As concerns over privacy and government surveillance become more and more relevant, the use of VPNs have become increasingly popular. While VPN software such as OpenVPN encrypts and protects "first-hop" client traffic from the prying eyes of ISPs and the increasingly widespread use of HTTPS protects interception and/or eavesdropping of "last-hop" server-to-server web traffic, the venerable DNS protocol has been slow to follow suit from a security standpoint, until recently. With the advent of DNS-over-TLS, one can now make DNS queries with a level of security and encryption analogous to that of HTTPS, more or less eliminating the possibility that a third party (i.e. your VPN provider or VPS host on which you run your own VPN) can intercept, monitor, or manipulate DNS traffic.

In this how-to, I'll walk through how to install the latest version of the Unbound DNS server (1.8.2 at the time of this writing) on Ubuntu 18.04, configure it as a forwarder to Cloudflare and Quad9 DNS, and configure your OpenVPN server to push the DNS server to clients. It is assumed that you already have a functioning OpenVPN server in place. If not, Digital Ocean provides an excellent tutorial on setting one up.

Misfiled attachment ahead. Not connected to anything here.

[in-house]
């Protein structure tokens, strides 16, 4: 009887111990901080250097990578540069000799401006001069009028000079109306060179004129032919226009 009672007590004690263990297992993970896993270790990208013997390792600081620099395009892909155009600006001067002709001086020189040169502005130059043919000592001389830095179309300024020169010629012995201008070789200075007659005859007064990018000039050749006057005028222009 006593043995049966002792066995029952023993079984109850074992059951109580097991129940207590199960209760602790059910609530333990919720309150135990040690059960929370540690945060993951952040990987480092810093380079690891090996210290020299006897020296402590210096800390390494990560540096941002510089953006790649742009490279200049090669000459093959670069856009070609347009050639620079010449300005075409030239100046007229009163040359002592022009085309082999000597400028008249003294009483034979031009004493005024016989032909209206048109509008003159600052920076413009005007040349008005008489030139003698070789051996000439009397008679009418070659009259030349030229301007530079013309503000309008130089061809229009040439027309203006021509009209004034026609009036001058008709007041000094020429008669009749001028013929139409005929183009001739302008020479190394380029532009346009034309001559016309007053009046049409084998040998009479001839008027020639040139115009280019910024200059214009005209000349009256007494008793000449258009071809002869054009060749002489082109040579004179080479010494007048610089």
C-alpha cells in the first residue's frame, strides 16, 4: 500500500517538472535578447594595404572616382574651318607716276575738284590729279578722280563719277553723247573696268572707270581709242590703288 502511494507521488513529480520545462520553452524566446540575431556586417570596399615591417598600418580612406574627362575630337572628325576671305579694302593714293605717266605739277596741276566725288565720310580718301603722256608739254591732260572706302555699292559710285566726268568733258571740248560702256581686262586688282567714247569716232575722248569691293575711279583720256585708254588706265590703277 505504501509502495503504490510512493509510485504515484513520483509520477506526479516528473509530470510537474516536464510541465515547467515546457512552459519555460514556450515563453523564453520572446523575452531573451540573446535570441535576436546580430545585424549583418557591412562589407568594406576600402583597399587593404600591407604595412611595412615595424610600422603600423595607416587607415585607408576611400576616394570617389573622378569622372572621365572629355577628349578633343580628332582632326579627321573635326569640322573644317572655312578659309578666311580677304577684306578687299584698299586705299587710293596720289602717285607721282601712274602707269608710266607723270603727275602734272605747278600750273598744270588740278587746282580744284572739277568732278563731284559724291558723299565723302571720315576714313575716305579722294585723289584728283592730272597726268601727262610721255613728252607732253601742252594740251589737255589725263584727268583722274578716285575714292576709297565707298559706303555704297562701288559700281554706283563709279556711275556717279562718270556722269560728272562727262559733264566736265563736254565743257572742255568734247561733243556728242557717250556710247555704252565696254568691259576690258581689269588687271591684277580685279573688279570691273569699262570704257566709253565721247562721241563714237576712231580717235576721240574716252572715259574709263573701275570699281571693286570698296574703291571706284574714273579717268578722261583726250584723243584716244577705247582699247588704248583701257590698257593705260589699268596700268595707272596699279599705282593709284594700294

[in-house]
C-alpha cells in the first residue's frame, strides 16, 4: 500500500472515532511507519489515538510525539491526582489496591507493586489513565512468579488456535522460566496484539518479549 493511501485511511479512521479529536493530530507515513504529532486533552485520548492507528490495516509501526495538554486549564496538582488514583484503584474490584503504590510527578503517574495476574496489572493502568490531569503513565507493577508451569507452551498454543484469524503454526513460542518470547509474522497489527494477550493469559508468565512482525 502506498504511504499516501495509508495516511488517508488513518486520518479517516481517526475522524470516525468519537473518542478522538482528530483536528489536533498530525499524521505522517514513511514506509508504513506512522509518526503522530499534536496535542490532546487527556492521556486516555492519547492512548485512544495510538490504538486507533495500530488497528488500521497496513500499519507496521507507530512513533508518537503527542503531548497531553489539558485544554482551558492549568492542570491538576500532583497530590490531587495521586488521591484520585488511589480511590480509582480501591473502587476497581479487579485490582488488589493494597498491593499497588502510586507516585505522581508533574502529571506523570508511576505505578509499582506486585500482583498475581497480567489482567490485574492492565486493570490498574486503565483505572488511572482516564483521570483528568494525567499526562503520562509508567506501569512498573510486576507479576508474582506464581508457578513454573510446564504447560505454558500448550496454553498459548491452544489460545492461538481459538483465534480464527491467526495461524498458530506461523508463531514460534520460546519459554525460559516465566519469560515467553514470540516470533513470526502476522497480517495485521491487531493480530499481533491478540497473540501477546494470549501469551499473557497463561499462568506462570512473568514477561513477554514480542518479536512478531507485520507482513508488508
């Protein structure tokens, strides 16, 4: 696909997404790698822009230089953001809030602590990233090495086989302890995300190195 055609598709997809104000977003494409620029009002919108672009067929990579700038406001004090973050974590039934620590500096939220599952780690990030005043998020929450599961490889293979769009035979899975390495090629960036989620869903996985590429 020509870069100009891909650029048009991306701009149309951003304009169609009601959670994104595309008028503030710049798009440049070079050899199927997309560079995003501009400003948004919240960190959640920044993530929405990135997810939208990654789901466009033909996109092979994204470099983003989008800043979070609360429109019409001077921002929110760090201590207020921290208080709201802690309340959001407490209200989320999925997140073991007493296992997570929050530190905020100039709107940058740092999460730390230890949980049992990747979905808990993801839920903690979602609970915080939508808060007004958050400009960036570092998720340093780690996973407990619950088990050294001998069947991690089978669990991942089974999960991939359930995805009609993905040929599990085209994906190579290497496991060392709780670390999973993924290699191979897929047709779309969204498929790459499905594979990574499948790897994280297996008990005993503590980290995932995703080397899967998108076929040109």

I know what you're thinking - let's just apt-get unbound and call it a day. Unfortunately, the version of Unbound in the Ubuntu 18.04 repos is 1.6.7, way too old to support some of the directives in the Unbound configuration below. So we'll have to download and compile from source. Visit https://nlnetlabs.nl/projects/unbound/download/ and download the latest source tarball, untar, and run ./configure, make, and make install as root. Note that you'll need the libssl-dev package installed first, as Unbound links against the OpenSSL library. Assuming you didn't change the installation location from the default, the Unbound binaries and configurations should all be under /usr/local.

If you don't have the ca-certificates package from the Ubuntu repos installed, now would be a good time to do so. Modify the unbound.conf file so that it contains the following:

/usr/local/etc/unbound/unbound.conf

server:
    interface: 0.0.0.0
    interface: ::0
    tls-cert-bundle: /etc/ssl/certs/ca-certificates.crt
    prefetch: yes
    verbosity: 1
    access-control: 0.0.0.0/0 refuse
    access-control: 127.0.0.0/8 allow
    access-control: 10.0.0.0/8 allow


forward-zone:
  name: "."
  forward-tls-upstream: yes
  # Cloudflare DNS
  forward-addr: 2606:4700:4700::[email protected]#cloudflare-dns.com
  forward-addr: [email protected]#cloudflare-dns.com
  forward-addr: 2606:4700:4700::[email protected]#cloudflare-dns.com
  forward-addr: [email protected]#cloudflare-dns.com
  # Quad9
  forward-addr: 2620:fe::[email protected]#dns.quad9.net
  forward-addr: [email protected]#dns.quad9.net
  forward-addr: 2620:fe::[email protected]#dns.quad9.net
  forward-addr: [email protected]#dns.quad9.net